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Swollen liver, also known as enlarged liver or heptomegaly, is a symptom of liver disease in which the liver swells to a size larger than normal. This can be a symptom of several different disorders of the liver. It is always a sign that something of real concern is taking place, since liver diseases often occur (especially in their early stages) without any symptoms at all. When symptoms, including swollen liver, show up, it's a sign that whatever is going wrong needs to be taken quite seriously.

A swollen liver can often be seen externally, showing itself as a swelling in the upper torso (where the liver is located in the body). It is sometimes accompanied by pain in the same region, and by other symptoms of liver disorders, including body pains generally, nausea, vomiting, and loss of apetite. Even when no external swelling or other symptoms show up, swollen liver can be identified using medical imaging methods, such as ultrasound or magnetic resonance imaging (MRI).


Many different liver diseases can produce swollen liver as a symptom. These include fatty liver disease (a disorder characterized by the presence of fatty globules in the liver) and liver fibrosis, up to and including extremely serious diseases such as cirrhosis of the liver, infectious hepatitis, or liver cancer.

Any disease causing a significant amount of liver impairment can result in a swollen liver -- although this is not a certainty. Whatever is causing the swollen liver is the same as what's causing the underlying disease. That may include alcohol abuse (one of the most common causes of liver disease), obesity, viral infections, side effects of certain medications, or hereditary conditions. Continued below..


Although liver disease in general and swollen liver in particular are more common among adults, the conditions can sometimes occur in children as well, for many different reasons, not all of them the same as for adults. One cause of swollen liver occurs only among children in the first year of life: Alagille's syndrome, which is a deterioration of the bile ducts (these are the ducts conducting bile from the liver to the gall bladder).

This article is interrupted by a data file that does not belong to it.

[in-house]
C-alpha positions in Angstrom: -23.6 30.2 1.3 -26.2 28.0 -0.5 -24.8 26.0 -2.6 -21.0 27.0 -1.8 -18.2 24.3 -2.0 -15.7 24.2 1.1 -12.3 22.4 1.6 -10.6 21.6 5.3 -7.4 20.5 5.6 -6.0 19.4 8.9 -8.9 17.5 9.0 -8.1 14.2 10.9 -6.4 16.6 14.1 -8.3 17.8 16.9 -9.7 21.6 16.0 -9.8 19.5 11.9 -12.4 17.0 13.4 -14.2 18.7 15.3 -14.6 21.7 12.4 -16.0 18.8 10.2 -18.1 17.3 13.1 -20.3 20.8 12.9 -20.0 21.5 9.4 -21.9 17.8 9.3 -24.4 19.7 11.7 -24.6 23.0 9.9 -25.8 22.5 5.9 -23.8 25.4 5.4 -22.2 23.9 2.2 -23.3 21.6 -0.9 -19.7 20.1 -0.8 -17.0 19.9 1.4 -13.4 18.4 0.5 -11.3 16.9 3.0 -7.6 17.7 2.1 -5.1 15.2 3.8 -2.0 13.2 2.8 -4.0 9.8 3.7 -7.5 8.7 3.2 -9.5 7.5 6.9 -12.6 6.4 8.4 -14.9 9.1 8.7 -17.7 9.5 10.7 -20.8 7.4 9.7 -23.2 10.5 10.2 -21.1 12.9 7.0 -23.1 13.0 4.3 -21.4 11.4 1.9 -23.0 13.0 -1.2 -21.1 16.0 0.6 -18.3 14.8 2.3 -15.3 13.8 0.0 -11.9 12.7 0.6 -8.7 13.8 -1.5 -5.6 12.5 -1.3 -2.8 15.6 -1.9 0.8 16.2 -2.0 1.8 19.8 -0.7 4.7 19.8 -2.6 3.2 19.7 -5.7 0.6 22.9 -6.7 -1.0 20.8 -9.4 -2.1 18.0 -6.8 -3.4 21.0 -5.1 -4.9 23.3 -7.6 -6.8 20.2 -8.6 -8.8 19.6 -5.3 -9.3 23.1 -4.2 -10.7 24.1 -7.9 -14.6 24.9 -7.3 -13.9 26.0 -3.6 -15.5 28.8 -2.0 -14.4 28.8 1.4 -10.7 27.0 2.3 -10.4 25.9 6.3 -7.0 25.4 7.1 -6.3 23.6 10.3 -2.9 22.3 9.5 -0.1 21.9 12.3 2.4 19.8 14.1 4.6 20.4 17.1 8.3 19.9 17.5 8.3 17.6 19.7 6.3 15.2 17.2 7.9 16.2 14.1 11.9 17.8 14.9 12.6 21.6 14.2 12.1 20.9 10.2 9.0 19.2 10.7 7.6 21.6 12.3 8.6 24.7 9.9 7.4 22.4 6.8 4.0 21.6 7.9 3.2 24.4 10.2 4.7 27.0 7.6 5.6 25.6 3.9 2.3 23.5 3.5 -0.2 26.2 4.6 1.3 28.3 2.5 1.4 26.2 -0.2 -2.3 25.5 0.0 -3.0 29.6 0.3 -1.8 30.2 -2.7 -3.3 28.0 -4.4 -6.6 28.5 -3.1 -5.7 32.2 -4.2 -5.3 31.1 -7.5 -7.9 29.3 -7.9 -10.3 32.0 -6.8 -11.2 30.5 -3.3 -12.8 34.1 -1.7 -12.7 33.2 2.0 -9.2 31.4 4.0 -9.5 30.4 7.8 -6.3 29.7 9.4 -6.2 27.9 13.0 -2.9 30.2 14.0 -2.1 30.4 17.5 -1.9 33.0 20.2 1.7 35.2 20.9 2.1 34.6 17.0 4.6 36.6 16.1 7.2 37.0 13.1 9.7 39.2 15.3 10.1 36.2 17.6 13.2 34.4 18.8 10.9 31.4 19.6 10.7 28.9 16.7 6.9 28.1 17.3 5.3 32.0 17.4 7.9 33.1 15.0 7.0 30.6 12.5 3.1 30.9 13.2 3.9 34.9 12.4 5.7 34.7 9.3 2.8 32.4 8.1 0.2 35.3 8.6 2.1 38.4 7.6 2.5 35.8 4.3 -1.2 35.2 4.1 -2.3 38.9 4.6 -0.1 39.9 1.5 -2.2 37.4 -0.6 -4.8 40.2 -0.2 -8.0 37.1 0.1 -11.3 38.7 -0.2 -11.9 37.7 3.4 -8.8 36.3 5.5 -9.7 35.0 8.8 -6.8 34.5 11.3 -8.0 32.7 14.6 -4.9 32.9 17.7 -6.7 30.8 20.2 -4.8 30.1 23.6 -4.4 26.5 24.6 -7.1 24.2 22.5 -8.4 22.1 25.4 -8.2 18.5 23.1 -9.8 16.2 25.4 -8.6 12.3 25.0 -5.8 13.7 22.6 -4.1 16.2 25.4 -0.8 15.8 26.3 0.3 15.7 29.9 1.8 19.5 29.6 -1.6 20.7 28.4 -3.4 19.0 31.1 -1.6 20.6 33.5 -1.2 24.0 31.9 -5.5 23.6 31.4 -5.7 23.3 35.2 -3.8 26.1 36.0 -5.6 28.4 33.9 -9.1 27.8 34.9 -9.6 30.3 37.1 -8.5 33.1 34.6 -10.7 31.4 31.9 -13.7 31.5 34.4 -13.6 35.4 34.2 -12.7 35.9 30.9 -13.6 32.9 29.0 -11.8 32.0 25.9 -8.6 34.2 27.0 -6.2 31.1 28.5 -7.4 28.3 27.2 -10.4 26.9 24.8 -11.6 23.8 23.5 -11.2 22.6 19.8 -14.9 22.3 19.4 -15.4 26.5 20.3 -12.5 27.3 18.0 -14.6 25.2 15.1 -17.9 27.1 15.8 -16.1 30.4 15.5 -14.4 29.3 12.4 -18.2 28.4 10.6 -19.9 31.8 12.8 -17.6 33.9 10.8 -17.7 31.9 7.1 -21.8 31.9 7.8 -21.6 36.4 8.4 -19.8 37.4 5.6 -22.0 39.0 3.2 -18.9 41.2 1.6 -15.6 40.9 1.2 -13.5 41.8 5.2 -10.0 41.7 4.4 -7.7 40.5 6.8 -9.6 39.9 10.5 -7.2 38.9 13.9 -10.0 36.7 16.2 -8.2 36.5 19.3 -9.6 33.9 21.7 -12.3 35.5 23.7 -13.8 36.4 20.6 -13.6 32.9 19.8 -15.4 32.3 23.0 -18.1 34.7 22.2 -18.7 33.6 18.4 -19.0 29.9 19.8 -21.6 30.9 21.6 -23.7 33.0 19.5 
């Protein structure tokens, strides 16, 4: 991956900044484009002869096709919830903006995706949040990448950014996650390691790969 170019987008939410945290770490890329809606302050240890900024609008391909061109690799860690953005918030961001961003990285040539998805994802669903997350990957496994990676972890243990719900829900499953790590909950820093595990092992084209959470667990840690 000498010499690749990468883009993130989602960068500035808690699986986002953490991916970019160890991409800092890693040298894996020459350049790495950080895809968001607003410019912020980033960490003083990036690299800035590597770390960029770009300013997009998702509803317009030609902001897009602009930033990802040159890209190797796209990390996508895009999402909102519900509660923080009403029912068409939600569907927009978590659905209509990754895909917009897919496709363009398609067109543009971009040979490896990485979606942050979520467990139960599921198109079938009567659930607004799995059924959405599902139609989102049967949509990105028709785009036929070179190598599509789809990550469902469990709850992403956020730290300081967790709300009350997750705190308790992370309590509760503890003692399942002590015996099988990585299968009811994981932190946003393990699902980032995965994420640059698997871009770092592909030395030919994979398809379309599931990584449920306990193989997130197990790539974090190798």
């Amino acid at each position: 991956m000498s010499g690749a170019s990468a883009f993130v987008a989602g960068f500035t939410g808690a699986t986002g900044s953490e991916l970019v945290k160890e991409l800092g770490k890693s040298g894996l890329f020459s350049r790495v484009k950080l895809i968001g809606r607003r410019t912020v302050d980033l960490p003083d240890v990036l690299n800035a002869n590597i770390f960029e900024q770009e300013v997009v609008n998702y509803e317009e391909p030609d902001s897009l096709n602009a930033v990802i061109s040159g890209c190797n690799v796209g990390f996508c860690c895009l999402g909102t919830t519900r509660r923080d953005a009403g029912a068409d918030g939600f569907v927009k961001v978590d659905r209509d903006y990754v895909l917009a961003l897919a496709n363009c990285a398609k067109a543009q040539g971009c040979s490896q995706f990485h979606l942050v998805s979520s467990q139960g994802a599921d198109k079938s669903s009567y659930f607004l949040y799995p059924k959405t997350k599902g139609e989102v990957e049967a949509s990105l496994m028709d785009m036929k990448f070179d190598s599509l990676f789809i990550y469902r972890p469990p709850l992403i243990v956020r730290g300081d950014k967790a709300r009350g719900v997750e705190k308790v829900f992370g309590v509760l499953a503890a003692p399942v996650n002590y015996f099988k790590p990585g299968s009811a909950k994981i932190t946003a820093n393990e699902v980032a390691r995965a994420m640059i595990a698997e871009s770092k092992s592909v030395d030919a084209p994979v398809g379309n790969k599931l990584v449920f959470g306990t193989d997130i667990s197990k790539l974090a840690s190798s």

Two other child-specific causes are glactosemia (inability to digest milk sugars, a hereditary condition); and Reye's syndrome, a potentially-fatal liver disorder that arises with the use of aspirin to treat childhood diseases involving fever. Many of the same causes as occur in adults also afflcit children, although alcohol abuse is rarely a problem.


There is no treatment for swollen liver per se. Instead, the underlying cause of the liver disorder must be identified and treatment tailored to that. An exact diagnosis must come first, together with determination of how far the disease has progressed; lifestyle factors need to be examined as well to identify potential causes in diet, exercise, body weight, alcohol consumption, viral infection, and anything else that could cause liver damage.

Treatment of the condition causing the swollen liver is also treatment of the symptom itself. This can involve lifestyle changes, weight loss, treatment of any infections that are present, appropriate treatment for cancer -- there is really no way to say what the appropriate course of treatment should be without properly identifying the cause of the condition. If liver function has been compromised sufficiently that natural recovery is not possible, a liver transplant may be necessary.

What is certain is that if a liver disorder has progressed to the point where symptoms such as swollen liver are present, not treating it isn't an option. The liver has remarkable ability to repair itself, but it's absolutely necessary that some treatment, whether a simple lifestyle change or something more aggressive, be undertaken when the damage is sufficient to produce symptoms.

Swollen Liver